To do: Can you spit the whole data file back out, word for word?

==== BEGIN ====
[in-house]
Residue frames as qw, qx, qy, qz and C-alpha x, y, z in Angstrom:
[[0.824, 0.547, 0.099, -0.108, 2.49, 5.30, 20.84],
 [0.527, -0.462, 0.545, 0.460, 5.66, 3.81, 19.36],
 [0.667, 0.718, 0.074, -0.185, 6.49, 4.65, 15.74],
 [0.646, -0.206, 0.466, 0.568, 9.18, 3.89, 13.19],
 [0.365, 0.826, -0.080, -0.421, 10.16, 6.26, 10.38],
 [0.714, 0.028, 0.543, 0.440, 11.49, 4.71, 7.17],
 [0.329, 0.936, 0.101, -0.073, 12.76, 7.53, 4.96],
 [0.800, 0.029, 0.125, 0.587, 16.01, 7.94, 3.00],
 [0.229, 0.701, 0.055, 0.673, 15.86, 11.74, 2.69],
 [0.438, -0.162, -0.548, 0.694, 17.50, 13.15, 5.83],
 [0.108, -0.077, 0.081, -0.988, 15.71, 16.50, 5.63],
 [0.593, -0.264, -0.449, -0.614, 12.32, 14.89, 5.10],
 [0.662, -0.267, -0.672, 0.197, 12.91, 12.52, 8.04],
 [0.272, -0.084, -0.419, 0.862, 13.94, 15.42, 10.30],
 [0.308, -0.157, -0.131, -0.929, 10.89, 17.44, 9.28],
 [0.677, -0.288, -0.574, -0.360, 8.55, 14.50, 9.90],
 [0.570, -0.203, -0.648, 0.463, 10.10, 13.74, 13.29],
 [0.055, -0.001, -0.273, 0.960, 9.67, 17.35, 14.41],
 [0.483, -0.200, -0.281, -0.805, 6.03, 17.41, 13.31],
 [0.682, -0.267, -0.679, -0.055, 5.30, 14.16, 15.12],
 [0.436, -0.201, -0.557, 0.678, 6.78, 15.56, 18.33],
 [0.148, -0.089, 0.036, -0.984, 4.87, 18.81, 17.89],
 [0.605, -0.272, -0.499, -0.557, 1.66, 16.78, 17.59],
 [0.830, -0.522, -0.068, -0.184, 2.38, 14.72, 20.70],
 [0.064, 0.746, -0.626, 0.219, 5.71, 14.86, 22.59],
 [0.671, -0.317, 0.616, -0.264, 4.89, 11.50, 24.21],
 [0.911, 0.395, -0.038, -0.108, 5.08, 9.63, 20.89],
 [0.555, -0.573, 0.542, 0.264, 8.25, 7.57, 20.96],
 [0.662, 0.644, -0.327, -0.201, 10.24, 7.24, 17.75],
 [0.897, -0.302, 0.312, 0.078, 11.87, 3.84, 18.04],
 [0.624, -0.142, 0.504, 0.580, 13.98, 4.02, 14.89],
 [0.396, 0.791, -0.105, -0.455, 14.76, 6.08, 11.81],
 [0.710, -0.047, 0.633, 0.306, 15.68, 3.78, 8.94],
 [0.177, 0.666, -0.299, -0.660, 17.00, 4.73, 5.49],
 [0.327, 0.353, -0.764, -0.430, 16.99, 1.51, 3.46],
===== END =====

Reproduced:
[in-house]
Residue frames as qw, qx, qy, qz and C-alpha x, y, z in Angstrom:
[[0.824, 0.547, 0.099, -0.108, 2.49, 5.30, 20.84],
 [0.527, -0.462, 0.545, 0.460, 5.66, 3.81, 19.36],
 [0.667, 0.718, 0.074, -0.185, 6.49, 4.65, 15.74],
 [0.646, -0.206, 0.466, 0.568, 9.18, 3.89, 13.19],
 [0.365, 0.826, -0.080, -0.421, 10.16, 6.26, 10.38],
 [0.714, 0.028, 0.543, 0.440, 11.49, 4.71, 7.17],
 [0.329, 0.936, 0.101, -0.073, 12.76, 7.53, 4.96],
 [0.800, 0.029, 0.125, 0.587, 16.01, 7.94, 3.00],
 [0.229, 0.701, 0.055, 0.673, 15.86, 11.74, 2.69],
 [0.438, -0.162, -0.548, 0.694, 17.50, 13.15, 5.83],
 [0.108, -0.077, 0.081, -0.988, 15.71, 16.50, 5.63],
 [0.593, -0.264, -0.449, -0.614, 12.32, 14.89, 5.10],
 [0.662, -0.267, -0.672, 0.197, 12.91, 12.52, 8.04],
 [0.272, -0.084, -0.419, 0.862, 13.94, 15.42, 10.30],
 [0.308, -0.157, -0.131, -0.929, 10.89, 17.44, 9.28],
 [0.677, -0.288, -0.574, -0.360, 8.55, 14.50, 9.90],
 [0.570, -0.203, -0.648, 0.463, 10.10, 13.74, 13.29],
 [0.055, -0.001, -0.273, 0.960, 9.67, 17.35, 14.41],
 [0.483, -0.200, -0.281, -0.805, 6.03, 17.41, 13.31],
 [0.682, -0.267, -0.679, -0.055, 5.30, 14.16, 15.12],
 [0.436, -0.201, -0.557, 0.678, 6.78, 15.56, 18.33],
 [0.148, -0.089, 0.036, -0.984, 4.87, 18.81, 17.89],
 [0.605, -0.272, -0.499, -0.557, 1.66, 16.78, 17.59],
 [0.830, -0.522, -0.068, -0.184, 2.38, 14.72, 20.70],
 [0.064, 0.746, -0.626, 0.219, 5.71, 14.86, 22.59],
 [0.671, -0.317, 0.616, -0.264, 4.89, 11.50, 24.21],
 [0.911, 0.395, -0.038, -0.108, 5.08, 9.63, 20.89],
 [0.555, -0.573, 0.542, 0.264, 8.25, 7.57, 20.96],
 [0.662, 0.644, -0.327, -0.201, 10.24, 7.24, 17.75],
 [0.897, -0.302, 0.312, 0.078, 11.87, 3.84, 18.04],
 [0.624, -0.142, 0.504, 0.580, 13.98, 4.02, 14.89],
 [0.396, 0.791, -0.105, -0.455, 14.76, 6.08, 11.81],
 [0.710, -0.047, 0.633, 0.306, 15.68, 3.78, 8.94],
 [0.177, 0.666, -0.299, -0.660, 17.00, 4.73, 5.49],
 [0.327, 0.353, -0.764, -0.430, 16.99, 1.51, 3.46],